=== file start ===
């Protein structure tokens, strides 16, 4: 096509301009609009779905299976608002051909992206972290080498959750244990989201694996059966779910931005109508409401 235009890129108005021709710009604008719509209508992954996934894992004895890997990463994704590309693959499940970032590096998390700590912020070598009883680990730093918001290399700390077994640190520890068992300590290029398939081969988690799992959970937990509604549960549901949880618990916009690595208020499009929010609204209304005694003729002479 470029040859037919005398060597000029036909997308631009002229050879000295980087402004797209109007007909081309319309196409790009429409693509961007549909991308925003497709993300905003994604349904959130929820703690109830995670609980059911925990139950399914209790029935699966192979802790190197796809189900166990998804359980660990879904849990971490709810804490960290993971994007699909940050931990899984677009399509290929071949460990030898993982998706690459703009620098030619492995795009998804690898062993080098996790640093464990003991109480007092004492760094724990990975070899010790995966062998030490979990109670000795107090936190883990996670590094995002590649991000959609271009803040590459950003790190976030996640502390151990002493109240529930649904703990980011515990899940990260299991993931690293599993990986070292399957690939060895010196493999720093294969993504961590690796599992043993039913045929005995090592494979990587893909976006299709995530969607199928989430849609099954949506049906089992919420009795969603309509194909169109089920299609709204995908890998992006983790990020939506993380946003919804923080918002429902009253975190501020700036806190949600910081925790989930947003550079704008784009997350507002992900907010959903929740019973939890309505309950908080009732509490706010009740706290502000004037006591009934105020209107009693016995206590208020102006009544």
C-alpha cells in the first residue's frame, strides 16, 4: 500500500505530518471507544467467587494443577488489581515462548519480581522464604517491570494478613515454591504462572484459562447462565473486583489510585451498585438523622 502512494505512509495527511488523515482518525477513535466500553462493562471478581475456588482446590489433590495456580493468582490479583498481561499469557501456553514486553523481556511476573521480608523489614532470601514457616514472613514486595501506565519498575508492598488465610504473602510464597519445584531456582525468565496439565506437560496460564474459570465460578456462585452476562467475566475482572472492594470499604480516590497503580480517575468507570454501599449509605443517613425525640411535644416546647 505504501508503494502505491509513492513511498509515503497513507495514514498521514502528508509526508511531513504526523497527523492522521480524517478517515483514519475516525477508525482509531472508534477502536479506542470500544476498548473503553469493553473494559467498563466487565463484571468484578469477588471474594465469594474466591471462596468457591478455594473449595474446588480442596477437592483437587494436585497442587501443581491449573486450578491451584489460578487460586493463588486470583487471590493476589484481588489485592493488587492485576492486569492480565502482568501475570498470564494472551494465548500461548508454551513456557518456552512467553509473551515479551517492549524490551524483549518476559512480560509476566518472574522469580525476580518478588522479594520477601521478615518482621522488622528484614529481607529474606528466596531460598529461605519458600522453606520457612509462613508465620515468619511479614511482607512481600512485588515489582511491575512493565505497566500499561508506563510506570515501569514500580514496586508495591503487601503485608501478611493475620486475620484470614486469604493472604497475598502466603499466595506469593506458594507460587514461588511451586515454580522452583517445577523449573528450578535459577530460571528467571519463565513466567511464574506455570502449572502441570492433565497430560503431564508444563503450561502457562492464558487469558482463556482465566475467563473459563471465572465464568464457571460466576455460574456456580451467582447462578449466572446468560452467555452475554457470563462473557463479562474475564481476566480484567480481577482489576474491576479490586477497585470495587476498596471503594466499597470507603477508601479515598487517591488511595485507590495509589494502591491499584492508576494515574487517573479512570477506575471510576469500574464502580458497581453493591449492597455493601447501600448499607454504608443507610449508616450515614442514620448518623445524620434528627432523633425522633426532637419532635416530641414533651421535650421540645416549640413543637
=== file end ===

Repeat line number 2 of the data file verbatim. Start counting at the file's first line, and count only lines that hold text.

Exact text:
C-alpha cells in the first residue's frame, strides 16, 4: 500500500505530518471507544467467587494443577488489581515462548519480581522464604517491570494478613515454591504462572484459562447462565473486583489510585451498585438523622 502512494505512509495527511488523515482518525477513535466500553462493562471478581475456588482446590489433590495456580493468582490479583498481561499469557501456553514486553523481556511476573521480608523489614532470601514457616514472613514486595501506565519498575508492598488465610504473602510464597519445584531456582525468565496439565506437560496460564474459570465460578456462585452476562467475566475482572472492594470499604480516590497503580480517575468507570454501599449509605443517613425525640411535644416546647 505504501508503494502505491509513492513511498509515503497513507495514514498521514502528508509526508511531513504526523497527523492522521480524517478517515483514519475516525477508525482509531472508534477502536479506542470500544476498548473503553469493553473494559467498563466487565463484571468484578469477588471474594465469594474466591471462596468457591478455594473449595474446588480442596477437592483437587494436585497442587501443581491449573486450578491451584489460578487460586493463588486470583487471590493476589484481588489485592493488587492485576492486569492480565502482568501475570498470564494472551494465548500461548508454551513456557518456552512467553509473551515479551517492549524490551524483549518476559512480560509476566518472574522469580525476580518478588522479594520477601521478615518482621522488622528484614529481607529474606528466596531460598529461605519458600522453606520457612509462613508465620515468619511479614511482607512481600512485588515489582511491575512493565505497566500499561508506563510506570515501569514500580514496586508495591503487601503485608501478611493475620486475620484470614486469604493472604497475598502466603499466595506469593506458594507460587514461588511451586515454580522452583517445577523449573528450578535459577530460571528467571519463565513466567511464574506455570502449572502441570492433565497430560503431564508444563503450561502457562492464558487469558482463556482465566475467563473459563471465572465464568464457571460466576455460574456456580451467582447462578449466572446468560452467555452475554457470563462473557463479562474475564481476566480484567480481577482489576474491576479490586477497585470495587476498596471503594466499597470507603477508601479515598487517591488511595485507590495509589494502591491499584492508576494515574487517573479512570477506575471510576469500574464502580458497581453493591449492597455493601447501600448499607454504608443507610449508616450515614442514620448518623445524620434528627432523633425522633426532637419532635416530641414533651421535650421540645416549640413543637